Low serum vitamin D level and COVID-19 infection and outcomes, a multivariate meta-analysis [article]

jie chen, lixia xie, ping yuan, peng yu, jianyong ma, chunhua zheng, xiao liu
2020 medRxiv   pre-print
Objective: This study aimed to determine whether serum vitamin D is independently associated with COVID-19 infection and outcomes in patients with COVID-19. Methods: We identified relevant studies by searching the PubMed, Embase, and medRxiv databases from December 2019 to October 1, 2020. Odds ratios (ORs) were pooled using random-effects models. Only reports with multivariate adjusted results were included to avoid the impact of potential confounding factors. Results: A total of six studies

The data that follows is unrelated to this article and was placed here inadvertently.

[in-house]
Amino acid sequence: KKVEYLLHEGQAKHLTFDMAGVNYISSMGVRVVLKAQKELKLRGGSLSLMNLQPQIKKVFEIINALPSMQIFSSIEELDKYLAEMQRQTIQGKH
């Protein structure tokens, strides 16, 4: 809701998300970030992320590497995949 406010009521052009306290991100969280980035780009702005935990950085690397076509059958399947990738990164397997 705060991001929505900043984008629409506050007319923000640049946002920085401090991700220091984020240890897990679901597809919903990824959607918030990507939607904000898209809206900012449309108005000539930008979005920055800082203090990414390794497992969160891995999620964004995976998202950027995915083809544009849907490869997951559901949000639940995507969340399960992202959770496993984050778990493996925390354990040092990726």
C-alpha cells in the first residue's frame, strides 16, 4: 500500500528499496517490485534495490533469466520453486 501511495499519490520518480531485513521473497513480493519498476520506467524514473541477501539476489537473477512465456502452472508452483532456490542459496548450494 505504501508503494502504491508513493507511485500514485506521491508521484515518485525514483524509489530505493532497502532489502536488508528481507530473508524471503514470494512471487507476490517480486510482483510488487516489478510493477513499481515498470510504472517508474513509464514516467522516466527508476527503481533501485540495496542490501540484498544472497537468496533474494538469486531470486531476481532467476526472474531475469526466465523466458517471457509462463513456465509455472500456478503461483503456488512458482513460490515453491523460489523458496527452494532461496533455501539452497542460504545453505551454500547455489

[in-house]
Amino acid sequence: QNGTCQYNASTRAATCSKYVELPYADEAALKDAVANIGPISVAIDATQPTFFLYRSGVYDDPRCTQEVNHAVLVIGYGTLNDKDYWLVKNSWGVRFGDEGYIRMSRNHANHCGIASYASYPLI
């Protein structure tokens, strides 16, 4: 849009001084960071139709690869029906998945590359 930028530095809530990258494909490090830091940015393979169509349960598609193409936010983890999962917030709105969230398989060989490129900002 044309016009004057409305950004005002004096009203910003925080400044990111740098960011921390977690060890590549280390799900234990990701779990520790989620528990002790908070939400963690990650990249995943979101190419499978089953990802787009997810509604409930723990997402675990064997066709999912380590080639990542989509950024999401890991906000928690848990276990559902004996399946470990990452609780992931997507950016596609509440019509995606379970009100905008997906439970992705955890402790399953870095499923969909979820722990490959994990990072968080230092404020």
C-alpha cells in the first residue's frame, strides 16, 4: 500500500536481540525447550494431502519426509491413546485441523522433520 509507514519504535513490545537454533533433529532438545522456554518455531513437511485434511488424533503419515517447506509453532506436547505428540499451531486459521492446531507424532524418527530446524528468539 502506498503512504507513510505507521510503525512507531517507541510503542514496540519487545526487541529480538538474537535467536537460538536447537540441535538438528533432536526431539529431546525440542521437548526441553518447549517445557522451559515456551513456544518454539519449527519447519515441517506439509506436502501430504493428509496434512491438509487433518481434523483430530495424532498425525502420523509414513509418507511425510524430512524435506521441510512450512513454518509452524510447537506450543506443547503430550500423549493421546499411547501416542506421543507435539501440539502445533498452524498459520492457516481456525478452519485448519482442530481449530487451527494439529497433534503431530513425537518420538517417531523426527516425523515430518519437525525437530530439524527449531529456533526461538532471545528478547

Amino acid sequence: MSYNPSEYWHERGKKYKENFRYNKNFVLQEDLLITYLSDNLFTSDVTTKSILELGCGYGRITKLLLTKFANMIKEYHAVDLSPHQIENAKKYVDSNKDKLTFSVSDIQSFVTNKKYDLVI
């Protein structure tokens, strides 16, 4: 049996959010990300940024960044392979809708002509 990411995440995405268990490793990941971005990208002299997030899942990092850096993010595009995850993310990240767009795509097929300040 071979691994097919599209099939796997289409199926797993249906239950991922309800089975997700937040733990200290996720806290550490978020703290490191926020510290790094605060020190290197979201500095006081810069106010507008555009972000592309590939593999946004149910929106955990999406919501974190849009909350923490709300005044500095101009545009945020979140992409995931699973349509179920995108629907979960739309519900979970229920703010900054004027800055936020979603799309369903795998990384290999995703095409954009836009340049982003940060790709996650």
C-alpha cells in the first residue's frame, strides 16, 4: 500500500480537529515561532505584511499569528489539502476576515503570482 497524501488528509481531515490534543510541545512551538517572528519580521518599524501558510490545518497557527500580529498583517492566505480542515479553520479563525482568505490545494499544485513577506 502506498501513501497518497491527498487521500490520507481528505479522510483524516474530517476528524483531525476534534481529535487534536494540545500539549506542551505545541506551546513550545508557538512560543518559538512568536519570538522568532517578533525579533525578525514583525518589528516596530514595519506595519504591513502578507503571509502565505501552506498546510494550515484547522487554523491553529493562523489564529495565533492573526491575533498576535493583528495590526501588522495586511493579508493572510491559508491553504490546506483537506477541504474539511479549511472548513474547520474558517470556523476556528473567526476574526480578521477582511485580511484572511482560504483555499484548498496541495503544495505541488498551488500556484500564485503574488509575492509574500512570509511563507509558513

more » ... al of six studies with 377,265 patients were identified. Overall, in the categorical analysis, a low serum vitamin D level was associated with an increased risk of COVID-19 infection (OR: 1.47, 95% CI: 1.09- 1.97, I2=81%), hospitalization (OR: 1.83, 95% CI: 1.22-2.74, I2=0%), but not in-hospital death (OR: 2.73, 95% CI: 0.27-27.61). Notably, when vitamin D level was analyzed as a continuous variable, each 5 ng/ml increase in vitamin D level was not associated with any increased risk of COVID-19 infection (OR: 1.04, 95% CI: 0.96-1.12, I2=74%) or in-hospital death (OR: 1.02, 95% CI: 0.93-1.12). Conclusions: Low serum vitamin D is associated with an increased risk of COVID-19 infection and hospitalization. In-hospital death showed a tendency to be increased in COVID-19 patients with low vitamin D levels. The ongoing clinical trials for evaluation of vitamin D supplementation will be key to the validation of this adjunctive treatment for COVID-19 patients.
doi:10.1101/2020.10.24.20218974 fatcat:3r4xk2bserhhnnr7fcci4qehd4